New Zealand : Individual transferable quotas

In search of fish and chips

The Viaduct Basin, home to most of Auckland’s fishing fleet, has changed irrevocably

This article is by Leith Duncan (, an environmental fisheries consultant based in New Zealand

I couldn’t buy fish and chips in Ponsonby; at least, not the old way from a fishmonger’s, with the waterfront window’s fascinating display of diverse kinds of fresh fishbig, small, whole, filleted, even headsand the occasional strange squid.

I’d gone back to Ponsonby for an anniversary and to search for the remnants of my childhood. What was once a working-class suburban shopping centre is now a trendy upmarket centre of restaurants and boutiques. Then, in my childhood, the special treat after doing the Saturday night paper round was eating fish and chipshot, salty, succulent, wrapped in newspaper and extracted with burning fingers through a tear at the end of the packet. Standing at the corner newspaper stand outside the pub was an excuse to watch with avid fascination what I then thought was perdition, as workers and drunks shambled out after the 6 o’clock swill. It was, I now realize, virtually my first contact with the fishing industry. More significantly, prime, fresh, locally caught species were readily available at affordable prices and made up the staple diet for many in the local population.

Later, in the early 1980s, just a year or so before the individual transferable quota (ITQ) system was introduced, I had a six-month research project based on the Viaduct Basin, home to most of Auckland’s fishing fleet. The Viaduct is squeezed between the industrial waterfront of cement silos, shipbuilding or repair slipways, the tank farm and oil tanker berths and Auckland’s central business district. It was closed off by the road and wharves and split by the lifting bridge, which allowed boats in or out and gave the area its name. Larger boats, trawlers, barges or others awaiting repair, refurbishing or demolition, berthed on the outside, while the wharf broke the northerly swell and sheltered an incredible diversity of smaller boats on the inside. Then, the Harbour Board workshops, the fruit and vegetable markets, big and small fishing companies, the gear suppliers and other support industries surrounded the Viaduct. Despite rubbing shoulders with the Harbour Board repair facilities and their workboats, the timbers of the old fishermen’s wharves were rotting and, in places, barricaded off.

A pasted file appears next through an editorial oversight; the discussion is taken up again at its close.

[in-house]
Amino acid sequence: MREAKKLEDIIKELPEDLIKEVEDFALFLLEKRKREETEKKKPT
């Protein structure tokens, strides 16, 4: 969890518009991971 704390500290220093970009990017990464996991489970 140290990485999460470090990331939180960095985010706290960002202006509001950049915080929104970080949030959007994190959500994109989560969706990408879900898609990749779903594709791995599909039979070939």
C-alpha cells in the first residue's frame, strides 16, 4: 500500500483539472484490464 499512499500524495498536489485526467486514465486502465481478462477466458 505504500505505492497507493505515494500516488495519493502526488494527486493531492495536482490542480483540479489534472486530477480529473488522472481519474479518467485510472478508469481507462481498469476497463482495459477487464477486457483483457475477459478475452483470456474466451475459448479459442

Then it was home to big-company, smaller-company fleets and owner-operator boats. The big-company boats, Sanford and Jaybel Nichimo’s, were mainly medium-sized, steel trawlers (40 – 60 footers). Many of the smaller-company boats were older, more traditional wooden fishing boats; a few had even steamed from the United Kingdom to form fleets of three to five. But owner-operator boats were numerically dominant, and, by far, the most diverse, including Danish seiners, longliners and a few setnetters. Between 150 and 200 boats used the Viaduct and formed a thriving multicultural industry; with a leavening of Maori, a good representation of Dalmatiancertainly the backbone of the industrysome Dutch, the hoi polloi of Kiwi and, no doubt, other ethnic groups too.

Chaotic scene